Director and co-screenwriter Oliver Stone pulls off an amazing filmmaking feat with JFK, transforming the dry minutiae of every John F. Kennedy assassination conspiracy theory of the past three decades into riveting screen material.
Stone's story revolves around New Orleans District Attorney Jim Garrison's (Kevin Costner) unsuccessful 1967 prosecution of local businessman Clay Shaw (Tommy Lee Jones) for complicity in Kennedy's murder. Shaw's exact connection, even in the film, is hazy at best. But Garrison uses Shaw's trial
mostly as a pretext to advance his own theory that Lee Harvey Oswald (Gary Oldman) was only one of several gunmen involved in the assassination and that he probably, as he claimed at the time of his arrest, never fired a single shot.
It's a measure of Stone's forcefulness as a filmmaker that he struck raw nerves across the political spectrum with a film that, in substance, did little more than dust off an accretion of well-worn conspiracy theories, most of which have been in circulation since the days following the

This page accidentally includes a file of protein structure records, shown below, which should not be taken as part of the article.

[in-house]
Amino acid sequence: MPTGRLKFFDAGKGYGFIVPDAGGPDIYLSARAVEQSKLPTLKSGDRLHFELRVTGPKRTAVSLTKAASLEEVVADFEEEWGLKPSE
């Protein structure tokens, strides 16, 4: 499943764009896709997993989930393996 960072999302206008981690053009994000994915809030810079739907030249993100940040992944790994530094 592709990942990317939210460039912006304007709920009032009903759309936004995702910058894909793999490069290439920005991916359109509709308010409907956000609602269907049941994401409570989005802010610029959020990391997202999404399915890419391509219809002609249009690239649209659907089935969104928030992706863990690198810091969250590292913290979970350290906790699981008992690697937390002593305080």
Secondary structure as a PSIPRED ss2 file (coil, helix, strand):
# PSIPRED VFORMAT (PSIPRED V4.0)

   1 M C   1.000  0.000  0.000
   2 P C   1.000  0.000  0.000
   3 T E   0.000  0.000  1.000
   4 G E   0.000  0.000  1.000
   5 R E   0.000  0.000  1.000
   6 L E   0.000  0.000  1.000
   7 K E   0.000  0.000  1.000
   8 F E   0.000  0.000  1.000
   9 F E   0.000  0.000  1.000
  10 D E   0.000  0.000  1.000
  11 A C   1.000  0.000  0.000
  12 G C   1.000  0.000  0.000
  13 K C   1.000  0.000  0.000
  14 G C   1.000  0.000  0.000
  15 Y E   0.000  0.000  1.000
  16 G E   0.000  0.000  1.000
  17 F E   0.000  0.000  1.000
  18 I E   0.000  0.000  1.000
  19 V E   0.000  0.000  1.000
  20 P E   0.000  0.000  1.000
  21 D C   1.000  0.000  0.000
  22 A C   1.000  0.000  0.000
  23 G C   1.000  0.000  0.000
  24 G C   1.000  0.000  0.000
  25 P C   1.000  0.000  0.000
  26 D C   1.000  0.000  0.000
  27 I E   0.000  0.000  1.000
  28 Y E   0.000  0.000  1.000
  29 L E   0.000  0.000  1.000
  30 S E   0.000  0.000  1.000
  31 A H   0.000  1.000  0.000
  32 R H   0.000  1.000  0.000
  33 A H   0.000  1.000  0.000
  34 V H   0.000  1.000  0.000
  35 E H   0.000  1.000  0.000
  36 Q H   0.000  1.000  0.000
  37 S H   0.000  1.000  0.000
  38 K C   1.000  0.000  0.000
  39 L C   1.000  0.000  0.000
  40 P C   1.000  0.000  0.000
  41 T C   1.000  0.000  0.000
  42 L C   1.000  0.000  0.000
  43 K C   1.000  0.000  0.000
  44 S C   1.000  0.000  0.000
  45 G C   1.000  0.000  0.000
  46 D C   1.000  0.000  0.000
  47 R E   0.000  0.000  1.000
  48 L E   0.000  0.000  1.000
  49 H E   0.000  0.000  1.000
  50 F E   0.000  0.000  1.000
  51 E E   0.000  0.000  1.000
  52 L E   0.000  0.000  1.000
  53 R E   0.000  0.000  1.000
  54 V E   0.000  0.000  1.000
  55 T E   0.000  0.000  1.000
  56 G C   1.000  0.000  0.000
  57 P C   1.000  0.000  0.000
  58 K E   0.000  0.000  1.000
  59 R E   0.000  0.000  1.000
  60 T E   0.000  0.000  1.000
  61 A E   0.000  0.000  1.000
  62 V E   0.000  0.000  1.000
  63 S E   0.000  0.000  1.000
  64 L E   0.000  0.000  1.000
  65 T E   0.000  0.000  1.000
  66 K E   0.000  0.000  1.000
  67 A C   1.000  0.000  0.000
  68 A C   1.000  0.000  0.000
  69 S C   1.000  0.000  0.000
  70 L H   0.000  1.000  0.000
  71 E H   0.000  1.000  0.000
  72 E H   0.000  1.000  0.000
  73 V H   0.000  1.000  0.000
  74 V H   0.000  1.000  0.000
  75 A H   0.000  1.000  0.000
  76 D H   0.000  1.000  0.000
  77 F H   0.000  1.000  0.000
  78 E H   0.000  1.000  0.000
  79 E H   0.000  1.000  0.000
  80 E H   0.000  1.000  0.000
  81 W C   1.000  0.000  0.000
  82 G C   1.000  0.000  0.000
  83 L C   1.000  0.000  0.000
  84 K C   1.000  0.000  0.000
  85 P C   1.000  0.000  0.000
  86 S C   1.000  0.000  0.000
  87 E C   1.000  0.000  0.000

assassination itself. Partly as a result of the film's impact, legislation was introduced into Congress in March of 1992 in an attempt to secure the release of FBI, CIA, and government files relating to the assassination which had previously been ordered sealed until 2029. That, however, is far
from the most extraordinary thing about JFK.
Imagine a three-hour-plus epic that jettisons any recognizable dramatic structure, as JFK does, in favor of almost non-stop dialogue exposition and ends, not with a bang, but with an extended courtroom monologue and the hero's inglorious defeat, and you would normally have a surefire formula for
failure. But JFK succeeds, partly thanks to a taut and intelligent script, and partly because the central investigation is spiced up by a series of key witnesses, each of whom injects the film with color and life; Pesci, Jones, and Kevin Bacon give particularly good performances. Stone's
rapid-fire recreations and dramatizations of possible events also help keep things moving. But it is the director's evident passion to expose the deepest, darkest elements at work in society that really makes JFK come alive.
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